Plant breeder incentives; are Plant Patents a help or a hindrance?

A recent blog post added to the arguments questioning the value of property rights over plants. Rather than riff on that from a position of confusion, I sent it over to our friend Kay Chapman at CAS-IP. Here’s her take on the topic.

The original paper being discussed in the blog post asked the question “Did Plant Patents Create the American Rose?”.1 Moser and Rhode concluded that:

“Using plant patents as the sole indicator of innovation suggests that the answer is yes … A closer look, however, suggests patents played at best a secondary role, and that U.S. breeders mostly used patents strategically to protect themselves from litigation.”

The blog post at Human flower Project (perhaps somewhat unfairly) draws the conclusion from the paper that:

“… there’s evidence that the Plant Patent Act may have served to suppress horticultural innovation rather than stimulate it”

Why is this debate of interest to us? The research is about roses, but the Intellectual Property Rights discussion could apply equally to other plants and crops.  In our area this debate becomes even more heated when publicly funded research and development issues are added into the mix.

It’s always useful that we a) take note and learn from these discussions, and b) that we remember the balance that needs to be struck between protecting individual rights, and effects on the wider community.  The patent system was always supposed to tread this line. There is more than one type of IPR available to plant breeders. In the US a Plant Patent is just one of three forms of formal protection available for plants from the US Patent and Trademarks Office, along with Plant Variety Protection (PVP) and the Utility Patent.

Protection is certainly not a one-way street.  Plant Patent Rights are time limited and the patented plant variety enters the public domain (with no rights attached) once the patent expires.  In addition US Plant Patents allow the protected materials to be used for breeding without the need for permission (or a license) from the patent holder, much like the breeder’s exemption for PVP rights.2 This is not true for utility patent rights over plant varieties.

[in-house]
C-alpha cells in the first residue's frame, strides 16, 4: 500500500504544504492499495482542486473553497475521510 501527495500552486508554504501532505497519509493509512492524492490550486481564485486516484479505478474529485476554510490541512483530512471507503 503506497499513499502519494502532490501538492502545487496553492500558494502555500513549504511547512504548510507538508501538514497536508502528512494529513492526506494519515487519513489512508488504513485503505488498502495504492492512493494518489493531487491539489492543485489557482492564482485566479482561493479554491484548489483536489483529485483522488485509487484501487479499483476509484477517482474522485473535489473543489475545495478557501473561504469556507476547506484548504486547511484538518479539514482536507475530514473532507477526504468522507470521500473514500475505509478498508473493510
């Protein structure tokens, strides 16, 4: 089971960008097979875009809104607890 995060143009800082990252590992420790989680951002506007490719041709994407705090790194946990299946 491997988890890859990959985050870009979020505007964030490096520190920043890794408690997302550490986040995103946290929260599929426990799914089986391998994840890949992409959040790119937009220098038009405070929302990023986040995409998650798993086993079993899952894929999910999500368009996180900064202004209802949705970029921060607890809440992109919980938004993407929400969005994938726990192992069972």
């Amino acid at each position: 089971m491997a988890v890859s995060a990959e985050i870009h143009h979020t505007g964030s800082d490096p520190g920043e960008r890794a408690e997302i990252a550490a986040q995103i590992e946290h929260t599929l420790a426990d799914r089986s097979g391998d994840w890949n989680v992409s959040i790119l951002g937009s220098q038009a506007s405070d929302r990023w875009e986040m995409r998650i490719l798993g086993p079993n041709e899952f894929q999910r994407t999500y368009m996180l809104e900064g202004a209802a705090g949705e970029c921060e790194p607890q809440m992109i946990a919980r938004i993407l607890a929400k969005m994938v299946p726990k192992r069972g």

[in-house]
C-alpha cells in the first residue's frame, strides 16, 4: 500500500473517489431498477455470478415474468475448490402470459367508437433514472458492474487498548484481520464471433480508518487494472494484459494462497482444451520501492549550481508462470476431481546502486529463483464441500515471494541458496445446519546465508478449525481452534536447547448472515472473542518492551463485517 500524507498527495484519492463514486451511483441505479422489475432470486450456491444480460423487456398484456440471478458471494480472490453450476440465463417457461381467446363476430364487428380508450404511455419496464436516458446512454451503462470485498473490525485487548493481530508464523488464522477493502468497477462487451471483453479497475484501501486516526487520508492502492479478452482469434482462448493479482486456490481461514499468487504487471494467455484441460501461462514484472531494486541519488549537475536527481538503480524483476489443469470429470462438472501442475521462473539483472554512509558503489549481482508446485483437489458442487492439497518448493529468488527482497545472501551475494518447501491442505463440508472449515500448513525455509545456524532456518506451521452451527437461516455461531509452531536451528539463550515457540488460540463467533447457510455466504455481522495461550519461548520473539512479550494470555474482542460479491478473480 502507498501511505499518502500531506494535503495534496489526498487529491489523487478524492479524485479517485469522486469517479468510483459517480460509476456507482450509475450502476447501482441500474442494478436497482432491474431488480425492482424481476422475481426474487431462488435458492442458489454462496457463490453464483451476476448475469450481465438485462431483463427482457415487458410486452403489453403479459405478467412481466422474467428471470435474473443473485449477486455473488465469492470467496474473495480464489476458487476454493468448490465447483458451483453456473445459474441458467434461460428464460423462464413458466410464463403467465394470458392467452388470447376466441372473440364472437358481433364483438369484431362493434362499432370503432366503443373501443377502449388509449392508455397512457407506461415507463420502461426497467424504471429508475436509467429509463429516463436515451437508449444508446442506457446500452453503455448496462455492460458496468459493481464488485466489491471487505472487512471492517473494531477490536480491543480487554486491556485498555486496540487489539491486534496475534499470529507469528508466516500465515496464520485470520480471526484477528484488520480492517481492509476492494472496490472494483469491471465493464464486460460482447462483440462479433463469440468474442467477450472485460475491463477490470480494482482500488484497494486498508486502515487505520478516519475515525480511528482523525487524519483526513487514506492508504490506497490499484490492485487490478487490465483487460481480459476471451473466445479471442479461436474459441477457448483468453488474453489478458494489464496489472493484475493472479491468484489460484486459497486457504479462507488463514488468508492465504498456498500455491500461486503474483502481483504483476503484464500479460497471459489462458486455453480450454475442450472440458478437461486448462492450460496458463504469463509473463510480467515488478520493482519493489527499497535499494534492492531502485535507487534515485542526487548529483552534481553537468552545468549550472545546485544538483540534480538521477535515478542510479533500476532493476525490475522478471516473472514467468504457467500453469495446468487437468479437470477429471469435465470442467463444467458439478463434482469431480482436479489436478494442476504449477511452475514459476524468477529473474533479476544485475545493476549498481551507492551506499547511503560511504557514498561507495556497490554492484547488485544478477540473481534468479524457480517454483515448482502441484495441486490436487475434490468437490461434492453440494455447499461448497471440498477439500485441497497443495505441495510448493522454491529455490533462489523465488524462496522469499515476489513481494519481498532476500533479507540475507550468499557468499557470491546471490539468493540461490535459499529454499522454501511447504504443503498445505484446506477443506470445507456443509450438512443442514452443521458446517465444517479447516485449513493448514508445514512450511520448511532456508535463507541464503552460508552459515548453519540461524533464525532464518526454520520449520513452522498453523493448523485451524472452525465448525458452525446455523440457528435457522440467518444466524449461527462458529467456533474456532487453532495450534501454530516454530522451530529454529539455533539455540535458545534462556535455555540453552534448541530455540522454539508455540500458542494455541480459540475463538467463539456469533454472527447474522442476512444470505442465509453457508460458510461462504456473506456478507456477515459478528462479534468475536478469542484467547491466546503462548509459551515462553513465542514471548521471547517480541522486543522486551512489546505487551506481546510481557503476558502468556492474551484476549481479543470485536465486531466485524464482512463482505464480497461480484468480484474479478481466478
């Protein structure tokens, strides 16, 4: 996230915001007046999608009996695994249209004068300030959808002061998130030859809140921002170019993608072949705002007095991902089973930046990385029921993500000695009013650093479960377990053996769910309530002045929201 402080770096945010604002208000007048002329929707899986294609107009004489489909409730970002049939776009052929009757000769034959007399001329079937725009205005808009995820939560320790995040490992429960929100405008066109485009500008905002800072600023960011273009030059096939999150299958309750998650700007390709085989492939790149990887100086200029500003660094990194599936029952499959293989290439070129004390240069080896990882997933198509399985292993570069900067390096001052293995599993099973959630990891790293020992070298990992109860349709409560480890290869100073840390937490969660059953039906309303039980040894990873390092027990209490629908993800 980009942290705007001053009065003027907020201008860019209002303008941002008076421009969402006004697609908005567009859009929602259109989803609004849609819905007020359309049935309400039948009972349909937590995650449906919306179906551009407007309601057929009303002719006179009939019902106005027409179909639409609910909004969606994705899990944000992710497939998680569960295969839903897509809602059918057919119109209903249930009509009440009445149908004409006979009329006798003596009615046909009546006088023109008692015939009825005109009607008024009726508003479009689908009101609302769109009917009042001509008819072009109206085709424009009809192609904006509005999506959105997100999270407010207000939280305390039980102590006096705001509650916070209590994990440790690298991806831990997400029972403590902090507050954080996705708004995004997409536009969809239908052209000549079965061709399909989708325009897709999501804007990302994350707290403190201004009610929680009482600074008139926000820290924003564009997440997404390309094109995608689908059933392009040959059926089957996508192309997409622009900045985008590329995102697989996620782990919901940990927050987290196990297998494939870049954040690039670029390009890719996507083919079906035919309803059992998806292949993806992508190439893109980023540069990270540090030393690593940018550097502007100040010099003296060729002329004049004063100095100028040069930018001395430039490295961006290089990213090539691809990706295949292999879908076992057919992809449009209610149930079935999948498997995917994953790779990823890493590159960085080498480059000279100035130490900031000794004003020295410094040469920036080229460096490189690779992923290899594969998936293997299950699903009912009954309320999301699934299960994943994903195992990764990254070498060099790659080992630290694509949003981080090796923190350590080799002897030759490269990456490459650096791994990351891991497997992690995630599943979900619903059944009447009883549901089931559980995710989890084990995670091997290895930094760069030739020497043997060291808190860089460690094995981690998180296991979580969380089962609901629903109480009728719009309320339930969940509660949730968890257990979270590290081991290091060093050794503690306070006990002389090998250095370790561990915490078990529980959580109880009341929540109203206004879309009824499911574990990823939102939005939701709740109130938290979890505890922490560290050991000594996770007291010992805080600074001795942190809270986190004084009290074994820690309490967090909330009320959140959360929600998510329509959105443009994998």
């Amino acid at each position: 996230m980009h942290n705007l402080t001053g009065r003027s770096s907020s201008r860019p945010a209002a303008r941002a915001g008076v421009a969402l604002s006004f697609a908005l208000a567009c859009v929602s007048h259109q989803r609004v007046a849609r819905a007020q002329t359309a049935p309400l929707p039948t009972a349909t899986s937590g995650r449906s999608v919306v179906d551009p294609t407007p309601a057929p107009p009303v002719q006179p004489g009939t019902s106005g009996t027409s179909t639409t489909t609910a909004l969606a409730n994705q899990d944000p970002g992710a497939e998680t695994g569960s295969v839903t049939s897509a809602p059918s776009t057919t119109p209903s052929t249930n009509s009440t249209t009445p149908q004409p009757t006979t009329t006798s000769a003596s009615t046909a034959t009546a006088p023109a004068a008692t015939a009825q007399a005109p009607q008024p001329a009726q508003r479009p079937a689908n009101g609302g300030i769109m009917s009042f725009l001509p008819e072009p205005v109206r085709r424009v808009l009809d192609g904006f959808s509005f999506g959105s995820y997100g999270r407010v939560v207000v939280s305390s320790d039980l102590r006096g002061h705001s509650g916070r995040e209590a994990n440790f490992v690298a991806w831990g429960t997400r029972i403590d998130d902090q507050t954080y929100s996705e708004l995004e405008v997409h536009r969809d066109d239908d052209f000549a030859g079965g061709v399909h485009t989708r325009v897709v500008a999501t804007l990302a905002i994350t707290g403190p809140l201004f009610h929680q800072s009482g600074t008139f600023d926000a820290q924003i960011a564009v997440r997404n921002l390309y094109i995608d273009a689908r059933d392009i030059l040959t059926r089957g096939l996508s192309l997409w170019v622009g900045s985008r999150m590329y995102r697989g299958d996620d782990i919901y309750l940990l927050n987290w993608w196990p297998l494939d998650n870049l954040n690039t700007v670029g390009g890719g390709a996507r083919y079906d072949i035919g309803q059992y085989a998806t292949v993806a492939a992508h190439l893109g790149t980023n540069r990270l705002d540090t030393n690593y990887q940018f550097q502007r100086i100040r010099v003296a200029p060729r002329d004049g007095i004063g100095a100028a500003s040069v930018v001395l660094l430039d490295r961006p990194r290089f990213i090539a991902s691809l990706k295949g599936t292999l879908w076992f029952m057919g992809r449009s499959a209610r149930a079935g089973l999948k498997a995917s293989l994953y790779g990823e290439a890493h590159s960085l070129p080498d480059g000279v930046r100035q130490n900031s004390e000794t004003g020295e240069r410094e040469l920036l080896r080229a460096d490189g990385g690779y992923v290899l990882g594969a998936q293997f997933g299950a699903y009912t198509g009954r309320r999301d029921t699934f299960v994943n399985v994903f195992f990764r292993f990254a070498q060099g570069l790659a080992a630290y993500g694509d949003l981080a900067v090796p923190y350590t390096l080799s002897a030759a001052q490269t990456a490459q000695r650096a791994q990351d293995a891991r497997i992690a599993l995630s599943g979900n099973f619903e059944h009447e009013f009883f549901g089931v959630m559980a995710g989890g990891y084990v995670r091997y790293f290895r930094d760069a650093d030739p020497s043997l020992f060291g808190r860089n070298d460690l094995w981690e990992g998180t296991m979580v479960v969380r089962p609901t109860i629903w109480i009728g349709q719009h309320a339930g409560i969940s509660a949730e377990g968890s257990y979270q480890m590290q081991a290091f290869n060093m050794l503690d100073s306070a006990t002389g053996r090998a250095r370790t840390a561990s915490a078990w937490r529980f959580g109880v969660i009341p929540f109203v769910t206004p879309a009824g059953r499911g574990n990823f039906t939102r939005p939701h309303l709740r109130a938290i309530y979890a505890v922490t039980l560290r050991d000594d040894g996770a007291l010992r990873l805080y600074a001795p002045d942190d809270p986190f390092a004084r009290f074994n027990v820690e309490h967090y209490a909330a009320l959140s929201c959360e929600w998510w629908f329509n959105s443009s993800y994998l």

I would like to question the Human Flower Project’s post in its comparison to Europe.  It was noted that:

“European breeders, without the benefit of patents, continued to lead rose innovation”

But what about UPOV? This isn’t mentioned.

The IPR tools are just one piece of the overall innovation puzzle, and the innovation puzzle is a complicated one!  By raising the awareness of the uses and characteristics of the tools we can help ensure that public sector research navigates this area better.  This could mean taking steps to ensure research falls into the public domain, or using the protections to make outputs available on specific, strategic, development-orientated terms.

The blog post included a great archive photo of the original Golden Delicious apple tree (1931) caged to “prevent competitors stealing shoots.”  That’s certainly one alternative to formal protection!

  1. Moser, Petra and Rhode, Paul W., Did Plant Patents Create the American Rose? (January 4, 2011). Available at SSRN. []
  2. See Imazio v. Greenhouses. []

2 Replies to “Plant breeder incentives; are Plant Patents a help or a hindrance?”

  1. I think there is no future for plant patents as it is more risky due to erratic behaviour of plants may be due to either genetics or environment.

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